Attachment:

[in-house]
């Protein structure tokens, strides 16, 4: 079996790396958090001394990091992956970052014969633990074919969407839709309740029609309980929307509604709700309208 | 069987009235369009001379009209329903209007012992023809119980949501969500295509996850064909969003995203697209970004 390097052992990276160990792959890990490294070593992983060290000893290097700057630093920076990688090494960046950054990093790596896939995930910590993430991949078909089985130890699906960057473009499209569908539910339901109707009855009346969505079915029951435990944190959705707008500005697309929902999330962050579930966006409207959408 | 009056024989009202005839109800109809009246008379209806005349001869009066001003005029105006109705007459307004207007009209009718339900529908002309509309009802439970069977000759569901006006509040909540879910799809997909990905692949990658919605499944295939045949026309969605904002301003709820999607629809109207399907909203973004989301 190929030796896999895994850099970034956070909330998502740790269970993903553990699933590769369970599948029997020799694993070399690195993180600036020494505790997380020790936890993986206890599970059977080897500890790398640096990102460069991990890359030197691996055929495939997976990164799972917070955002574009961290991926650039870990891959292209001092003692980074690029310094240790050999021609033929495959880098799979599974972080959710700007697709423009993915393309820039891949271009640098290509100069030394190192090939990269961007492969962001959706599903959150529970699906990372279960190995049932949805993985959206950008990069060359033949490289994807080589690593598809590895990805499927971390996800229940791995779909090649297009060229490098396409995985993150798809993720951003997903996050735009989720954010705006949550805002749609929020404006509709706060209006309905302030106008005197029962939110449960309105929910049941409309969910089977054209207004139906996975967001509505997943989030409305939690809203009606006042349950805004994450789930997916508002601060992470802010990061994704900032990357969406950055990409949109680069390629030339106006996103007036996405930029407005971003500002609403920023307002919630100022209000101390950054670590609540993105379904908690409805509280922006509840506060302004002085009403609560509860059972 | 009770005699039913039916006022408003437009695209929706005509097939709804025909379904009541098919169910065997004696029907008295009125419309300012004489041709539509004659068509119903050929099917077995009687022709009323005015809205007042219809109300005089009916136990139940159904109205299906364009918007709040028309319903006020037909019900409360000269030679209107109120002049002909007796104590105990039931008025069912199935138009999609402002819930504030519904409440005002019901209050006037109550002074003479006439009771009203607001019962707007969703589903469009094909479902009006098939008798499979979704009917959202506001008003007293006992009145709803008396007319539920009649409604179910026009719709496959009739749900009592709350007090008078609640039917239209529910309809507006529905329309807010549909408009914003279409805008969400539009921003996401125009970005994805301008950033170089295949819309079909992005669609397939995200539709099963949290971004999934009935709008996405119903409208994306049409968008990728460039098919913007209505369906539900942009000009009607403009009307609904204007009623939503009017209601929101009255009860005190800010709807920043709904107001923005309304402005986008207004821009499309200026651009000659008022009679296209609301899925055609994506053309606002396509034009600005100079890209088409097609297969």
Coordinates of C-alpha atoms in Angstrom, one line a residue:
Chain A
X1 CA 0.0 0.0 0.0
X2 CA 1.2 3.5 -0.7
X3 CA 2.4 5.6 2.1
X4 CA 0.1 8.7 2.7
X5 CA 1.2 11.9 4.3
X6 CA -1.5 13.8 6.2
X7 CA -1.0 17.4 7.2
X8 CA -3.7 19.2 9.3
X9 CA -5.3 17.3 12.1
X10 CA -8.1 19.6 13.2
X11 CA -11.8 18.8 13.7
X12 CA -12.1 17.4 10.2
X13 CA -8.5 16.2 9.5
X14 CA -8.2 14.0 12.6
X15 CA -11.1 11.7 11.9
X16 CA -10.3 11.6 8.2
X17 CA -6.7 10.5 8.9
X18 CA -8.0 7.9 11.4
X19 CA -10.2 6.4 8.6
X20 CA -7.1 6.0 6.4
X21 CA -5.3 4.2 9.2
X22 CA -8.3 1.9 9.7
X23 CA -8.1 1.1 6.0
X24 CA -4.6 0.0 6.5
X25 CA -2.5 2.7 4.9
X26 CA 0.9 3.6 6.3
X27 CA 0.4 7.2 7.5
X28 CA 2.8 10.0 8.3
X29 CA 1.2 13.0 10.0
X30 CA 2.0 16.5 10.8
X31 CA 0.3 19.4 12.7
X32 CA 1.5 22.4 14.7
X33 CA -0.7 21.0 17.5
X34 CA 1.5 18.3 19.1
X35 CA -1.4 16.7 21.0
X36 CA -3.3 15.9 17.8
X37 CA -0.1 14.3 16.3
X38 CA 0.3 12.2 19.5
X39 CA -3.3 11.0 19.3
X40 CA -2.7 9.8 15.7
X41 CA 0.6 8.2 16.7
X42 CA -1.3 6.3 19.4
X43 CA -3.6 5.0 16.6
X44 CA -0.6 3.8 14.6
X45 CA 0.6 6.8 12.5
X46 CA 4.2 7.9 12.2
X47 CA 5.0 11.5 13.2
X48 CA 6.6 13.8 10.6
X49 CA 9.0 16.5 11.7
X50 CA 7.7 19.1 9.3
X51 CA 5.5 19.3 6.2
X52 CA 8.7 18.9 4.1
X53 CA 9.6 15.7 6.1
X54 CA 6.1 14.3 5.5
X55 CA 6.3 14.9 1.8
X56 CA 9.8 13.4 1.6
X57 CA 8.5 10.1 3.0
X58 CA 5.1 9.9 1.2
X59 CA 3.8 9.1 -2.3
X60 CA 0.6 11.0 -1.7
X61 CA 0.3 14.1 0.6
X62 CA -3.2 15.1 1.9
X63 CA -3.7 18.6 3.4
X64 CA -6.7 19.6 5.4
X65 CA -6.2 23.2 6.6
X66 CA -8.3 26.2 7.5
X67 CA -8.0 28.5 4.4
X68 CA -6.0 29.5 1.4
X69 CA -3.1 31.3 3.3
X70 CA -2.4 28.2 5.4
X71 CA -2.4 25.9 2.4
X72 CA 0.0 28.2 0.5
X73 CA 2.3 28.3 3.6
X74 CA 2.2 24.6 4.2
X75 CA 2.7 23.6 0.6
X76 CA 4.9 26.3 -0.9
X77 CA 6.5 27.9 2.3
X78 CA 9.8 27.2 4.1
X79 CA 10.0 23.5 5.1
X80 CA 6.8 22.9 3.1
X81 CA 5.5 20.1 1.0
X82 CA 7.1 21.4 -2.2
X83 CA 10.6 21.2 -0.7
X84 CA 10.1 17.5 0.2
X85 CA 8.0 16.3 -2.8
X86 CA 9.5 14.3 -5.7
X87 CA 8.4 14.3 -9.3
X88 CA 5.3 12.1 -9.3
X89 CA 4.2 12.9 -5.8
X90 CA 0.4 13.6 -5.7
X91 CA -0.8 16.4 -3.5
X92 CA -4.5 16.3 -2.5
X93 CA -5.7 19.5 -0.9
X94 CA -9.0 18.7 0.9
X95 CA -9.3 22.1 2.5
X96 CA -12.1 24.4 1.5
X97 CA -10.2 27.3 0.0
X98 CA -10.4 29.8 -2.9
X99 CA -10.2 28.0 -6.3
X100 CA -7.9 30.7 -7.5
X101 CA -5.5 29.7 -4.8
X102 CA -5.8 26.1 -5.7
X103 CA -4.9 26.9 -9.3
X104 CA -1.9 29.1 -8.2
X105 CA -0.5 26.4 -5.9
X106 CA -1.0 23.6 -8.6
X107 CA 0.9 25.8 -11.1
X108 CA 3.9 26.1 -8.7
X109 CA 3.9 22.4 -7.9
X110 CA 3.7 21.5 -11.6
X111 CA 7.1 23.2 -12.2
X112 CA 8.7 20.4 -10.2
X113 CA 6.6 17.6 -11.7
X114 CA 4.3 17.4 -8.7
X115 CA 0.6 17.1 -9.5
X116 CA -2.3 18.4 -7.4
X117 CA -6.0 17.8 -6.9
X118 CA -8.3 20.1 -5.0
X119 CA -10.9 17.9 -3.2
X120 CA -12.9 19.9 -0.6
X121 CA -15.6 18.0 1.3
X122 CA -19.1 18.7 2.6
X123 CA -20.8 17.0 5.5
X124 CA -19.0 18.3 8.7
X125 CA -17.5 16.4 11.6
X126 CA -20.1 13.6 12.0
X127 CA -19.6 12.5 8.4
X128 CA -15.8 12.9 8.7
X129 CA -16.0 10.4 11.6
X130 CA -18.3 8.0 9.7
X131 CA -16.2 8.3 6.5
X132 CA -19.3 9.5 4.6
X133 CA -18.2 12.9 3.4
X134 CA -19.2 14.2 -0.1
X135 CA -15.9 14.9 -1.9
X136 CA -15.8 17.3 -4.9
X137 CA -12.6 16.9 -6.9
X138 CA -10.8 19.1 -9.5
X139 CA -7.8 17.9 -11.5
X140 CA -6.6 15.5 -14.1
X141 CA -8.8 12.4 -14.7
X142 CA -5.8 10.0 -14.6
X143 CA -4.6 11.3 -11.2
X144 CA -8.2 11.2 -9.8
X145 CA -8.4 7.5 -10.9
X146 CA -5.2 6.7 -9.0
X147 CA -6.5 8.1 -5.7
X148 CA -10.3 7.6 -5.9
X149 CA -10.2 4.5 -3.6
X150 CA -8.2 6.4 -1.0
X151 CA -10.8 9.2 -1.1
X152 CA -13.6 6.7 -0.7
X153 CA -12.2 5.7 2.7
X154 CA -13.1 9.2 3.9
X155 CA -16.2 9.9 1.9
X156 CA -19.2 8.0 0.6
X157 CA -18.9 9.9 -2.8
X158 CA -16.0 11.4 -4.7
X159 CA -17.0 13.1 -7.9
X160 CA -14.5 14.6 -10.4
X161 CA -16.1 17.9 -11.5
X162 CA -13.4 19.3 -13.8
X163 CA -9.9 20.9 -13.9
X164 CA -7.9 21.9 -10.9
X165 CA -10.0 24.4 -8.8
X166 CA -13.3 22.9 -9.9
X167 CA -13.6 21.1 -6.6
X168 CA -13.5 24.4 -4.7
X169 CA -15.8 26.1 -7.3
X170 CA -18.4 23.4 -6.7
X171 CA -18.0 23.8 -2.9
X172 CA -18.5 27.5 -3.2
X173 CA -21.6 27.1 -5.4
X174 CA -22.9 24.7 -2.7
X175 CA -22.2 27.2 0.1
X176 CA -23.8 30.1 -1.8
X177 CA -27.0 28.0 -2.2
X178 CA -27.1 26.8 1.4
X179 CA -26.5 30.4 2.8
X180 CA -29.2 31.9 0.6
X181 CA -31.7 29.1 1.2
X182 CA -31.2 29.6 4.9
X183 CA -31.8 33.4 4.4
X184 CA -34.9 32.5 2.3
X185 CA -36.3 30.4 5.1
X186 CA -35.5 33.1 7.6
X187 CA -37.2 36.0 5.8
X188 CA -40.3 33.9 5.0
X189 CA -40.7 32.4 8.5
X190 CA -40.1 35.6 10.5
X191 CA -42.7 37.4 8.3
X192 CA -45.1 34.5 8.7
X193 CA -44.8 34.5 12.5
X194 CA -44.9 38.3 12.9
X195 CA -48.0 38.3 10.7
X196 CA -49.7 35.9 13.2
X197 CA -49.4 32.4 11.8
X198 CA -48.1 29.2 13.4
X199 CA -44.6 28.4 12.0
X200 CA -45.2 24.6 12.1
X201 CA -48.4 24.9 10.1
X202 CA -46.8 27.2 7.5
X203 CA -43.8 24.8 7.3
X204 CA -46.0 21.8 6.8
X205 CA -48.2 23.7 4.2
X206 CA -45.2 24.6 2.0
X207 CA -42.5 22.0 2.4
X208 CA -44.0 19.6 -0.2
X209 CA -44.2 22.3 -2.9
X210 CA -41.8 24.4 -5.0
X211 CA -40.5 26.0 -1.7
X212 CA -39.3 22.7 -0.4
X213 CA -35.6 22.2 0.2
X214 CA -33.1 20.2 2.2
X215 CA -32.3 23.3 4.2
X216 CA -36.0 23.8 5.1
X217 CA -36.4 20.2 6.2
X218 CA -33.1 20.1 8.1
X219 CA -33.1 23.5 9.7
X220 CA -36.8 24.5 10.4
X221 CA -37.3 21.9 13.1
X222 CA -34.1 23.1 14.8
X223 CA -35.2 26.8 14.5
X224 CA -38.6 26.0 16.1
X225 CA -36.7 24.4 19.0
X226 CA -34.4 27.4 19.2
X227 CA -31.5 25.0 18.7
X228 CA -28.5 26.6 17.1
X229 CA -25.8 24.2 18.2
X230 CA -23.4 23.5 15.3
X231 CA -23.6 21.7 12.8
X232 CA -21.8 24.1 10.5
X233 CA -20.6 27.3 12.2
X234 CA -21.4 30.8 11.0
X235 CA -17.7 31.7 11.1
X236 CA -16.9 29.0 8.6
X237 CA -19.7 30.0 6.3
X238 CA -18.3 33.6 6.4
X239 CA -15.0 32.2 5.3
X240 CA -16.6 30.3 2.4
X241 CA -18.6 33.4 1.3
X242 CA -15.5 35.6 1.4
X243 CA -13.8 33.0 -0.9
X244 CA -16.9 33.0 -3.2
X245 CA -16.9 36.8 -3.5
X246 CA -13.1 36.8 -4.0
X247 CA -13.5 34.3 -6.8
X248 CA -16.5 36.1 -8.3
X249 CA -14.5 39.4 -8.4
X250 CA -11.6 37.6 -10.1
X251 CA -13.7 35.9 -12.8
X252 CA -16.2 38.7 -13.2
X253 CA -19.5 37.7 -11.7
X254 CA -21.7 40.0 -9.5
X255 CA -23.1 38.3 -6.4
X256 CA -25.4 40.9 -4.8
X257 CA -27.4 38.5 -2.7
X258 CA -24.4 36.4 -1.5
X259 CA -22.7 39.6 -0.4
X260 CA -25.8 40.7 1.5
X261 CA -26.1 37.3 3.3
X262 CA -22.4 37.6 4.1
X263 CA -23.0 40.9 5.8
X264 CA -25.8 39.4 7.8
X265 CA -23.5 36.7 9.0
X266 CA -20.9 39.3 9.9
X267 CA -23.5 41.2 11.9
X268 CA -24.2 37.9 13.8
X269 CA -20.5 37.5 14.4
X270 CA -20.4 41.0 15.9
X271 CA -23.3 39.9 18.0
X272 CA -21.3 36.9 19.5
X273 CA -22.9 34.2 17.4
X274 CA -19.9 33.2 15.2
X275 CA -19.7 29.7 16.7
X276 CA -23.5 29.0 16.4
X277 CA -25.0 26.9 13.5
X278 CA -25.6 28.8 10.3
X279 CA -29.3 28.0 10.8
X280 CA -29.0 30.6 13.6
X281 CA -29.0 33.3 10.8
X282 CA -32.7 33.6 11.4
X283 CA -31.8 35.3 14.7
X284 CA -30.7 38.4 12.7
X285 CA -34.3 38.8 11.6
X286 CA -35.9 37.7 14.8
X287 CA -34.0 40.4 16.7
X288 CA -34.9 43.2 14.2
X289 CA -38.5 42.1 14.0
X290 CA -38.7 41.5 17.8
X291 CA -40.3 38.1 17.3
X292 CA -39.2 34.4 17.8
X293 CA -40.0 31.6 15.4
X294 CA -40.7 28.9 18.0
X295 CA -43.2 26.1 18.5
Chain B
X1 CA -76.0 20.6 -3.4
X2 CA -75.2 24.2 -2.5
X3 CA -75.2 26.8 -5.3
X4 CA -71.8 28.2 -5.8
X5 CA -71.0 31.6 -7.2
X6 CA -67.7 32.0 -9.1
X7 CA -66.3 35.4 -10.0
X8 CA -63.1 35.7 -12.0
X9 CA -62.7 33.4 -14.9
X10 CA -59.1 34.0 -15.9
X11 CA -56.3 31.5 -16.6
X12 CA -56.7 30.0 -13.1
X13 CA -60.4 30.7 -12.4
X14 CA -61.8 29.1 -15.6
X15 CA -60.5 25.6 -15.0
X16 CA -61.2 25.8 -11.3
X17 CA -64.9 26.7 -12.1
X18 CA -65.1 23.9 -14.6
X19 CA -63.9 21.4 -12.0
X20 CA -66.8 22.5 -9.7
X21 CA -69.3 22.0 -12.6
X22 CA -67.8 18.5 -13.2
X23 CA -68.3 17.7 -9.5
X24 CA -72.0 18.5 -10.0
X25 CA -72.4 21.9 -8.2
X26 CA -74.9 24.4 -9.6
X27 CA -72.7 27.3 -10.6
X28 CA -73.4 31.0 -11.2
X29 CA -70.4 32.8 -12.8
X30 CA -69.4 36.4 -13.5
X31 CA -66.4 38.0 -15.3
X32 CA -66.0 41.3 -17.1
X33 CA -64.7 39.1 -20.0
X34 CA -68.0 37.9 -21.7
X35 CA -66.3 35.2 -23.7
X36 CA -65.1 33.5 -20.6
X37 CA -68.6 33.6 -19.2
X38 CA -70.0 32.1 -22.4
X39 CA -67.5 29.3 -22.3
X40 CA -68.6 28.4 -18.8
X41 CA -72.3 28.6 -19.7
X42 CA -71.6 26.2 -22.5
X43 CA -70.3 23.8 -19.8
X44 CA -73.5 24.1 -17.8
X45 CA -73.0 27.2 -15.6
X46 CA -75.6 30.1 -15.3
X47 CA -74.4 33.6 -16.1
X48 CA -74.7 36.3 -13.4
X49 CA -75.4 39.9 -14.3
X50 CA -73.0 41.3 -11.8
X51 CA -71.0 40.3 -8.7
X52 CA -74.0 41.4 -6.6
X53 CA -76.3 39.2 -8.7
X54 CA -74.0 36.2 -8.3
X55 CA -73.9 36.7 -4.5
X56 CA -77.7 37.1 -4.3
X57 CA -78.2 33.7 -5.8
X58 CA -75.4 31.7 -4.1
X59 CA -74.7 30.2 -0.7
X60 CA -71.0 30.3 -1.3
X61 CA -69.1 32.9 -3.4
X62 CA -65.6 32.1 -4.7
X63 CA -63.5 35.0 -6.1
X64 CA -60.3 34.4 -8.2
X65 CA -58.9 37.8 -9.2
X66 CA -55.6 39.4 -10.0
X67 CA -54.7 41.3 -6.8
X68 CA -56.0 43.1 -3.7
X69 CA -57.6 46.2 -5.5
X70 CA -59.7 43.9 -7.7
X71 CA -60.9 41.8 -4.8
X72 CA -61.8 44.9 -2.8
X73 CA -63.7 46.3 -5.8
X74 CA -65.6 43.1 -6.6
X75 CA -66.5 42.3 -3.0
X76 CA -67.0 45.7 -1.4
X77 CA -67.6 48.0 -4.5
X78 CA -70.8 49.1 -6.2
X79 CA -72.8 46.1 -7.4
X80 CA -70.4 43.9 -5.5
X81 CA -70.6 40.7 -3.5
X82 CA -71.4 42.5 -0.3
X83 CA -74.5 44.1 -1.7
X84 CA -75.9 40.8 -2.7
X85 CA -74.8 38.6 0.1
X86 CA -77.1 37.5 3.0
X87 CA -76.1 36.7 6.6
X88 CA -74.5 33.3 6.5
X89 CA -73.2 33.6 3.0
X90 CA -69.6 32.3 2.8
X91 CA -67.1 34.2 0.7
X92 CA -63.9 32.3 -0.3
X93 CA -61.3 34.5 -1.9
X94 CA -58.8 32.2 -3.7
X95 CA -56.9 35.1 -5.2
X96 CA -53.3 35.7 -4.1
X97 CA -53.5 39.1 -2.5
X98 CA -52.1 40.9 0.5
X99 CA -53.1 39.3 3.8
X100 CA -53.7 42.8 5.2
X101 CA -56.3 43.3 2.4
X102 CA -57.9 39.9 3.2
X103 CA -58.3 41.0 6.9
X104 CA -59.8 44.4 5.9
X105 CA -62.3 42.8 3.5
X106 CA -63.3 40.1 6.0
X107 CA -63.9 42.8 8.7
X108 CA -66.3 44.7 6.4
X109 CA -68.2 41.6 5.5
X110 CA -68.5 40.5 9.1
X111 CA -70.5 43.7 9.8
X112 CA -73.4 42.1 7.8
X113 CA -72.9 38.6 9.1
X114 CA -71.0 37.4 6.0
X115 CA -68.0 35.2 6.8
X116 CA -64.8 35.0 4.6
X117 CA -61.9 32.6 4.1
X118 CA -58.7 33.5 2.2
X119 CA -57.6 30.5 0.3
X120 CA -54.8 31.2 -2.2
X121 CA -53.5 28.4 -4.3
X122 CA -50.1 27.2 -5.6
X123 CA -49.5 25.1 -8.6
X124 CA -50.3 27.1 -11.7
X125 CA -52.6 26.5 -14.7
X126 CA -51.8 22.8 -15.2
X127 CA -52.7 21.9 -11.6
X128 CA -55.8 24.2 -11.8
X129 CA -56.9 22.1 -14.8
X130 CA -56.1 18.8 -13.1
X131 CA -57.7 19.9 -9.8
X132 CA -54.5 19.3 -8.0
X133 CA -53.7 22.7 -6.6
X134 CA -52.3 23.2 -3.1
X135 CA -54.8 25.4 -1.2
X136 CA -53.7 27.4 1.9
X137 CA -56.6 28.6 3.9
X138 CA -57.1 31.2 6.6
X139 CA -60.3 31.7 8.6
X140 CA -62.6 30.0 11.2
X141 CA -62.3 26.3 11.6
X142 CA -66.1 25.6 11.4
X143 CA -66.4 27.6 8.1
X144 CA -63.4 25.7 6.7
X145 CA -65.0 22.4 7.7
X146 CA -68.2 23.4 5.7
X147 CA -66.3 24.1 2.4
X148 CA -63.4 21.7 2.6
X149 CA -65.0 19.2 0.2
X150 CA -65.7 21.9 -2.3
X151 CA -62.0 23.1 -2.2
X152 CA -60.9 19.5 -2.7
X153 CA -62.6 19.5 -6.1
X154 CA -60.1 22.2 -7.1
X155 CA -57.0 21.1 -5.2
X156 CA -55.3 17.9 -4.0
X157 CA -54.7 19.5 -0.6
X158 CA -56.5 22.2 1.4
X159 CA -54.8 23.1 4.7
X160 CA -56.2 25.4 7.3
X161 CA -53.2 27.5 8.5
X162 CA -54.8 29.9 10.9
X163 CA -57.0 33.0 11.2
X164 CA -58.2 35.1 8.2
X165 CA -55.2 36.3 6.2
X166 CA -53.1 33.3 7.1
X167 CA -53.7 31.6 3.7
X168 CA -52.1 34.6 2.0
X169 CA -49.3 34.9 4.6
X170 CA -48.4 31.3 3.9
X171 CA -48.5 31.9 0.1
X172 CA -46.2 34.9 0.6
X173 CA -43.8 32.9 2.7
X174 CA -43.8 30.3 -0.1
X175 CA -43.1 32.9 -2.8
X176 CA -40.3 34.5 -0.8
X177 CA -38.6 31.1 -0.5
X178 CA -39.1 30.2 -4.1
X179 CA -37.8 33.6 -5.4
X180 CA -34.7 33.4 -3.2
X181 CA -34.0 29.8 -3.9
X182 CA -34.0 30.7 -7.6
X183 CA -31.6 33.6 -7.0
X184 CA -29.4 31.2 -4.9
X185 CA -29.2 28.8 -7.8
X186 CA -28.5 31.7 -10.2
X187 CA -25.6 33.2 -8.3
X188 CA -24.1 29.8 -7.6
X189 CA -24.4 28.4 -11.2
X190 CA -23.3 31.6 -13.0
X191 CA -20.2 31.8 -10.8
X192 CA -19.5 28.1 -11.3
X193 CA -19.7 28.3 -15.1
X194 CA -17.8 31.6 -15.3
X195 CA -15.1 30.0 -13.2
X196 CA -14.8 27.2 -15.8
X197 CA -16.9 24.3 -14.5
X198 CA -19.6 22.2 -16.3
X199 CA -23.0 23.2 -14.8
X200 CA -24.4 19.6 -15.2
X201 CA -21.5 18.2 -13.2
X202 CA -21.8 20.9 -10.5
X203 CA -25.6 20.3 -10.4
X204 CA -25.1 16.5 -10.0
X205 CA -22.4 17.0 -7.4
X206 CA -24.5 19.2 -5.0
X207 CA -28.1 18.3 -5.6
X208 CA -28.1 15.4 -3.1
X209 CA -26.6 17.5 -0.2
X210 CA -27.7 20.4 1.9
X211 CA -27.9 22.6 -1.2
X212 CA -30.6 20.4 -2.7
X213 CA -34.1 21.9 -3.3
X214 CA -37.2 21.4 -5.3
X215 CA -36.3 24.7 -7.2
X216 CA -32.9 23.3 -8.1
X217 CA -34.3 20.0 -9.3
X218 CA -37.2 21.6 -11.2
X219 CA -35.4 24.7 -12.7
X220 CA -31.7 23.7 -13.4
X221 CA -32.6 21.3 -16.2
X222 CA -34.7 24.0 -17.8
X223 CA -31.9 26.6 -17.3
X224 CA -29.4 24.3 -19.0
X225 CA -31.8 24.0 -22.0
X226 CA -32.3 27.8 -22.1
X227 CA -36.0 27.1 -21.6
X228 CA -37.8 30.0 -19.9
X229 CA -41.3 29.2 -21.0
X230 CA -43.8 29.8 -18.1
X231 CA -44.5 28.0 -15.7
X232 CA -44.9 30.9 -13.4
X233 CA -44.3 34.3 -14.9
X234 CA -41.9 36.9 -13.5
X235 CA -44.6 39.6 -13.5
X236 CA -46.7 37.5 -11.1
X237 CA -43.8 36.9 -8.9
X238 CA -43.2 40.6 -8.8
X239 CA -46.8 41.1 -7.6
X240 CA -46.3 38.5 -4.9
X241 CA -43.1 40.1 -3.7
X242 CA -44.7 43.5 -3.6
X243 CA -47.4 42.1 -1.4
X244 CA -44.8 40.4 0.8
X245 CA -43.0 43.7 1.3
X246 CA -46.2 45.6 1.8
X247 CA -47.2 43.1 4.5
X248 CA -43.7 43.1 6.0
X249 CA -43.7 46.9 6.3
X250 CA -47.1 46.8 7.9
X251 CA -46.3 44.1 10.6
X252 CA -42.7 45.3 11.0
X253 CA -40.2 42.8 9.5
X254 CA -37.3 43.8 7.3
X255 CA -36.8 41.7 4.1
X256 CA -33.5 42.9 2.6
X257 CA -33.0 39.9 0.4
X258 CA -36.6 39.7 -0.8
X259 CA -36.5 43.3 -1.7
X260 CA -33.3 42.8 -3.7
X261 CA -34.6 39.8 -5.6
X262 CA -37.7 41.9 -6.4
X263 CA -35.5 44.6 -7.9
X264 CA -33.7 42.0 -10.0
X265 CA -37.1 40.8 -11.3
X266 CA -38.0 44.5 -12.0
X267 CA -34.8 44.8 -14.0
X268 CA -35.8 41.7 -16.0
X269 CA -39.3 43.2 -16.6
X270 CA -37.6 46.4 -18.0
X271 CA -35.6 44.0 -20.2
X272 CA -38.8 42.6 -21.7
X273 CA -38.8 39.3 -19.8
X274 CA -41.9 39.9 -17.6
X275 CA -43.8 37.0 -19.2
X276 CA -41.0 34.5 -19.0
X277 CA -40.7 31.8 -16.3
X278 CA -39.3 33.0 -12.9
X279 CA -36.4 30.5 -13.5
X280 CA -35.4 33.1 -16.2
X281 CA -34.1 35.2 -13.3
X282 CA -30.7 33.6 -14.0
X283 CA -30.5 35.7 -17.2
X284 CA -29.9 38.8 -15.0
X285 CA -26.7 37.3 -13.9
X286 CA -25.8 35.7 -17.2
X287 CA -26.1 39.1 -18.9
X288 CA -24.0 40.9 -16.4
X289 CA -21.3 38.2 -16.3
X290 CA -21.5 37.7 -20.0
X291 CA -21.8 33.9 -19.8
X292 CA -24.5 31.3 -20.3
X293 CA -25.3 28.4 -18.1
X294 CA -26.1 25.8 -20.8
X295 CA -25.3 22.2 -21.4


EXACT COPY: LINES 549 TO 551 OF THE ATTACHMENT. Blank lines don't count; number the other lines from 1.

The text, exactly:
X249 CA -43.7 46.9 6.3
X250 CA -47.1 46.8 7.9
X251 CA -46.3 44.1 10.6